But among all his interior projects, the most challenging one yet was the most recent. “The Goa house was the most challenging as we wanted to use local material in a very modern way.”  An award-winning work of art, the Goa home is where Vikram worked with a local architect. Exposed concrete ceilings, extensive use of laterite—even for the fountains—use of local stone such as Kadappa and Machala and a pervading raw, sensual vibe mark the Goa home.

The Goa house was the most challenging as we wanted to use local material in a very modern way, says Vikram

The Goa house was the most challenging as we wanted to use local material in a very modern way, says Vikram

“In a city home you’re more constrained but in a place like Goa, to think of spaces together, the volumes together, the proportions together, that was most challenging. But there’s more scope for creativity. That’s the most interesting and in a way difficult—to use local material, and to use it cleverly in a fresh way.”

Among all his designed spaces though, his favourite is still his own. “My own space, because I could take risks. I also spent the most time on this—my first project when I was not an interior designer. A lot of heart and soul went into this! I wanted it to be very masculine. Therefore the black edges, the black floors etc. And if you notice in the corridors, it’s very busy. I love Indian art and artefacts and I wanted to celebrate that.”

“Real luxury is to be able to do what you want, dress the way you want— it doesn’t have to be expensive. It’s just that you have the confidence”

Vikram also collaborates with other designers like Vinita Chaitanya and Adil Ahmed for his projects, while fashion designers like Tarun Tahiliani and Rohit Bal collaborate with him to create a number of accessories for their stores. “They come to us, tell us what they want—the look and feel, and we propose ideas to them.” One such idea translated into a “masculine, art-deco inspired”  bespoke bench for Christian Louboutin Men’s stores in London and New York. Among his international collaborations, there is of course Dedar, the Italian interior décor and soft furnishings major. “Dedar are one of Italy’s top fabric manufacturers. They represent their own fabrics, they sell their fabrics created for French luxury brand Hermes, and they sell our products.”

Masculine, art-deco inspired bespoke bench for Christian Louboutin Men’s stores in London and New York

Masculine, art-deco inspired bespoke bench for Christian Louboutin Men’s stores in London and New York

And yet, despite all the grandeur he likes to create, despite his luxe projects and high profile clients, his idea of luxury is far removed from price tags and brand labels. “Real luxury,” he articulates, “is to be able to do what you want, dress the way you want— it doesn’t have to be expensive. It’s just that you have the confidence; a luxury of mind. It’s a luxury of when you’re secure in a particular way,” he continues. “When you’re not trying to impress the Joneses. Luxury could be just a gadda and a cushion! But it means being comfortable in your own space… Otherwise everything else is contrived. So it can be that you’re speaking from a position of so called material or physical wealth where it doesn’t matter.”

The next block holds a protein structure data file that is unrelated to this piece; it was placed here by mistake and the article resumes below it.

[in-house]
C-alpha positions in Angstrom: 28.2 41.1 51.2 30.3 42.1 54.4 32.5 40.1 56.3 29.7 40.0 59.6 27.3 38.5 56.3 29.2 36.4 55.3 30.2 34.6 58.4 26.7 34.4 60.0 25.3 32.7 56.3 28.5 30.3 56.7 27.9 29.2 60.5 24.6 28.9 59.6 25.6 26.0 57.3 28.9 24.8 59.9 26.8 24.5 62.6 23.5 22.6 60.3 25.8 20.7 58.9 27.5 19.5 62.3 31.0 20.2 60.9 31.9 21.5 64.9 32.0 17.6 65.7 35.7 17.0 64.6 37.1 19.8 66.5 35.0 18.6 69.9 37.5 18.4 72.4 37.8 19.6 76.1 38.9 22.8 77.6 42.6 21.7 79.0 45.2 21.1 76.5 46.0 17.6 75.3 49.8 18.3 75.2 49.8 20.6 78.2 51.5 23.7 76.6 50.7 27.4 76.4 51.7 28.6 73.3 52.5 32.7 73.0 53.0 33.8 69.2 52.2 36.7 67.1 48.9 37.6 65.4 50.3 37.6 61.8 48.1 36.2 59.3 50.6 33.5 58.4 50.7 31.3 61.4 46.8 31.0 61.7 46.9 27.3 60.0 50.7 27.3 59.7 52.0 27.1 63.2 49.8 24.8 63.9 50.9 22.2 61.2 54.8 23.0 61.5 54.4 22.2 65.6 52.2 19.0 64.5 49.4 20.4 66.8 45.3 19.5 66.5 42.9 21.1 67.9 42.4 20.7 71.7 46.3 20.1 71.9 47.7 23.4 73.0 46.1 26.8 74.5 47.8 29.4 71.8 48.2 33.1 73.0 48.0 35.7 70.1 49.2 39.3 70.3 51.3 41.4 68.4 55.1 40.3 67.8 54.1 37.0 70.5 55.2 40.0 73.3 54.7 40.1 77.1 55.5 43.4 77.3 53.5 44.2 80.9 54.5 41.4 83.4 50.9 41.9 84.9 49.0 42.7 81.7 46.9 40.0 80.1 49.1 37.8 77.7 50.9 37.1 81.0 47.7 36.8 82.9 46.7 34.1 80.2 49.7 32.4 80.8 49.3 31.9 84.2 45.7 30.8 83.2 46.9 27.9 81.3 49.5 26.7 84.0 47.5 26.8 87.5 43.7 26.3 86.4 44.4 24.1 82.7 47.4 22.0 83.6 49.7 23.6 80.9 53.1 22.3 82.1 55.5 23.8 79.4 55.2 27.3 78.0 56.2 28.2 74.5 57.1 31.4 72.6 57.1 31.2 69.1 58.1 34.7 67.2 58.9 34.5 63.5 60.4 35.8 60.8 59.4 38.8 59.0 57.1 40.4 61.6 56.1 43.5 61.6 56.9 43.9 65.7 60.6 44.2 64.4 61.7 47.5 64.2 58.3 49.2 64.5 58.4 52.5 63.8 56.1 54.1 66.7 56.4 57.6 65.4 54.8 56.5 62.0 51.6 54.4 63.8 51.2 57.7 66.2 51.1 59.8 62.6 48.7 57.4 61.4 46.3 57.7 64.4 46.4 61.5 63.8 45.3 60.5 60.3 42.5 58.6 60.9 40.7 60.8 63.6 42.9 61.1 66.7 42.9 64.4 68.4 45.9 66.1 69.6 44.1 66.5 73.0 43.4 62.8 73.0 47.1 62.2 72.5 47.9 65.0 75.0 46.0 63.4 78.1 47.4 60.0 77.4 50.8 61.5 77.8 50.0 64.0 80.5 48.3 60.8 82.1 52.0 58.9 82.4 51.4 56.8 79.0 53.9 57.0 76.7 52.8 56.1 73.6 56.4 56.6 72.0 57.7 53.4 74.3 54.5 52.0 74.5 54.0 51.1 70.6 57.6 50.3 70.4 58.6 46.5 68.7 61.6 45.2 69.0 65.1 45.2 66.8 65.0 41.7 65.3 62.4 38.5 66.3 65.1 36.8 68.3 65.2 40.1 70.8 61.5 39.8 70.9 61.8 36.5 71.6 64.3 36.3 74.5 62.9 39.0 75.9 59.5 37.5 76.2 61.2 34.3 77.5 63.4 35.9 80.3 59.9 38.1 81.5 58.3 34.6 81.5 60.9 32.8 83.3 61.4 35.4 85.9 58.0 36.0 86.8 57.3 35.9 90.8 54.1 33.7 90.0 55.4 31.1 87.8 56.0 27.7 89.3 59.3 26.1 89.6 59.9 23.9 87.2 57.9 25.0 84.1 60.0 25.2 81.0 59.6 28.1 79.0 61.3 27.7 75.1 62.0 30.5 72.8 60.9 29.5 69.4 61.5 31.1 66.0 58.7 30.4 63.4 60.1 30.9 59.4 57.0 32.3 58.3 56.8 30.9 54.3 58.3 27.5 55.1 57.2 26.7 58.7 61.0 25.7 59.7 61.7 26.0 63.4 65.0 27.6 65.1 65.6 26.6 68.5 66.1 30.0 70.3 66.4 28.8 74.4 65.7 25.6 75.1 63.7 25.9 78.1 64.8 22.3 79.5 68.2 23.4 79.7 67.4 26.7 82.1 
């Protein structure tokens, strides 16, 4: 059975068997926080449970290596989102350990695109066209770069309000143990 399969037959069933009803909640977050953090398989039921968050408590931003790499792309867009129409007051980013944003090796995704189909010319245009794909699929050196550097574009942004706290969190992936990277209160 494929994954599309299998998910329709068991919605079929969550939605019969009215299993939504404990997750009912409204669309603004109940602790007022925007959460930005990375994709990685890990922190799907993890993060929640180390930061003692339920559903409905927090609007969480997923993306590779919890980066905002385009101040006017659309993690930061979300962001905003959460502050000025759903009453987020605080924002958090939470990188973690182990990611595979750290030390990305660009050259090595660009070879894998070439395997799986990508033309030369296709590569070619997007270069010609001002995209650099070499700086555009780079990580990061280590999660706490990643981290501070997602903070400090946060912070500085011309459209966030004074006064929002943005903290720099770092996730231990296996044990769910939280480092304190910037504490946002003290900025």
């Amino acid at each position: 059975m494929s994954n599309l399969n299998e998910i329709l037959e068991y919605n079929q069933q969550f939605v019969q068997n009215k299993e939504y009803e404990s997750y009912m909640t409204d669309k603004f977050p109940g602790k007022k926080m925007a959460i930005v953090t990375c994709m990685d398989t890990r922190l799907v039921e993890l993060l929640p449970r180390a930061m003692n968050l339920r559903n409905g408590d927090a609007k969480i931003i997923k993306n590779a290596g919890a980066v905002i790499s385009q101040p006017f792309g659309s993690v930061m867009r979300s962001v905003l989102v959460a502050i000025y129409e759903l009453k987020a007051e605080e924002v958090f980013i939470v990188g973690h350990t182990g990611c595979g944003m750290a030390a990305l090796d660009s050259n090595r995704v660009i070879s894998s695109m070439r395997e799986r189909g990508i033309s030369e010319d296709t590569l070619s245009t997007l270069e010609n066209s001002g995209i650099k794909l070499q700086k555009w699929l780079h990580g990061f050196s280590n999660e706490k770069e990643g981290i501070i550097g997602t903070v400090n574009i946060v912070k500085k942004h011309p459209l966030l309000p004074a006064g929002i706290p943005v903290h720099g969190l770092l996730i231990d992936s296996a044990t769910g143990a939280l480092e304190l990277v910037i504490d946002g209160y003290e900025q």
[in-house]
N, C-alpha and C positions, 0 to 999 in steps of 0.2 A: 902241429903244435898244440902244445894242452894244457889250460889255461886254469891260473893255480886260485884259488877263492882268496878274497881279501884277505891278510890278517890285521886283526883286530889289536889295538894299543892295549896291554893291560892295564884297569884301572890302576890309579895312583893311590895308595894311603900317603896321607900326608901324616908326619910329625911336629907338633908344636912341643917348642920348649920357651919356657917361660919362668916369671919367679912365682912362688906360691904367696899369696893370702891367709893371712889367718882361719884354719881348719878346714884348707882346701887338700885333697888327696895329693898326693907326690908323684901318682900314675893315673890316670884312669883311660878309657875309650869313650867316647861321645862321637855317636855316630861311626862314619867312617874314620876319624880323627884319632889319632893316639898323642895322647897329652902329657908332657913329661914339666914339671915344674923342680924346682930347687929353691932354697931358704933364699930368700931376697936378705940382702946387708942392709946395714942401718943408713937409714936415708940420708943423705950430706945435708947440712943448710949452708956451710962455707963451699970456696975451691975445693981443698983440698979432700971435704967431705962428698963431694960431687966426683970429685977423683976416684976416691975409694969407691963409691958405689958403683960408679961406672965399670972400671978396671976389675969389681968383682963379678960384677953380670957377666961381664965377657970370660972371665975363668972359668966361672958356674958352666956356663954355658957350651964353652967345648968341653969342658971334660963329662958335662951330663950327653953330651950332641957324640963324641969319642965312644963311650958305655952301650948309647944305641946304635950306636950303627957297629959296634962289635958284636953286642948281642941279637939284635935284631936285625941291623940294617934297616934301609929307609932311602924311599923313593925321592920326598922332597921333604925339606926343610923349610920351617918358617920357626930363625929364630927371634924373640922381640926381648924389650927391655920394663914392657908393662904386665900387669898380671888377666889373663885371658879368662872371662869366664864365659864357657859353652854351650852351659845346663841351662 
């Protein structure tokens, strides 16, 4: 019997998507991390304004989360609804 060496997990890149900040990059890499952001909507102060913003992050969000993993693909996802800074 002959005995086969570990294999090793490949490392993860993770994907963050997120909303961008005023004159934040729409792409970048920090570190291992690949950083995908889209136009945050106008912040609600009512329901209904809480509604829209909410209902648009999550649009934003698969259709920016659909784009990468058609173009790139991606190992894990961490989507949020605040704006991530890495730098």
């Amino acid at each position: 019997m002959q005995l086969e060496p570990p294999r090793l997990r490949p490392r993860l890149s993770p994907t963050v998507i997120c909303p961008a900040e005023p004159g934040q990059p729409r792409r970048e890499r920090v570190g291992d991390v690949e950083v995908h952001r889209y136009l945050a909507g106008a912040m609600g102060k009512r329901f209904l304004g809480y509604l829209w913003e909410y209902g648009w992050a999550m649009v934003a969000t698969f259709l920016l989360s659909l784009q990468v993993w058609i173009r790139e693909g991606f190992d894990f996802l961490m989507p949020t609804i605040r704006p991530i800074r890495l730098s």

“People want things which are thought through and organic,” he says. “There’s a heightened sense of sophisticated luxury nowadays, which has nothing to do with money, but with purity and integrity.”

So which are the Indian and international interior designers whose work speaks to him?

“Internationally, there’s the Milan based Dimore studio, and Paris based Persian designer India Mahdavi. Both of them use colour and forms in a very creative way. There are a number of great design firms based in Paris and London. We work with people like Kelly Hoppen, a very well-known London based designer.” Kelly Hoppen, interestingly, was ranked by the Daily Telegraph as the second most influential female interior designer in Britain, in the year 2014.

“There’s a heightened sense of sophisticated luxury nowadays, which has nothing to do with money, but with purity and integrity.”

Among his Indian favorites, Goyal enumerates Adil Ahmad and Sameep Padora—founder of the Mumbai-based architecture studio sP+a; some of the work of Bijoy Jain and some works of Sandeep Khosla in Bangalore.

But ask him for décor advice and he wittily responds: “That’s like asking someone, what should I have for dinner? People ask me what’s the design trend and I ask them what’s the food trend ?” he chuckles. “If you’re health conscious or environmentally conscious, or you like Indian food….  it all depends on your preferences. There is no set décor trend as such. But largely speaking, internationally, it has moved towards the celebration of colour, where there are interesting styles coming together and a celebration of the old and new mixed together. Otherwise everyone was doing grey and simple, clean and people’s styles were getting indistinguishable. All were looking like clones of the same.”

The trend of vibrant, differentiated décor is percolating to India too, he says, but not enough. “Someone like Adil’s aesthetics are so interesting, so over the top. And such a strong point of view, too” he points out. Internationally, though, the change was led by designers in Europe. “All these designers based in Europe— Paris, London and few in Milan, a few in America too, they said, we’re going to voice our creations in a unique way. So you see some great stuff coming out— great houses and restaurants and some really interesting lovely spaces. And hotel owners are also encouraging them to speak with a unique voice, because otherwise if you see the old Marriotts and Four Seasons and they all looked identical to each other—they all looked like first class airport lounges—minimal, clean and all the same! At least now people are saying they want to be different—and thank god for that!”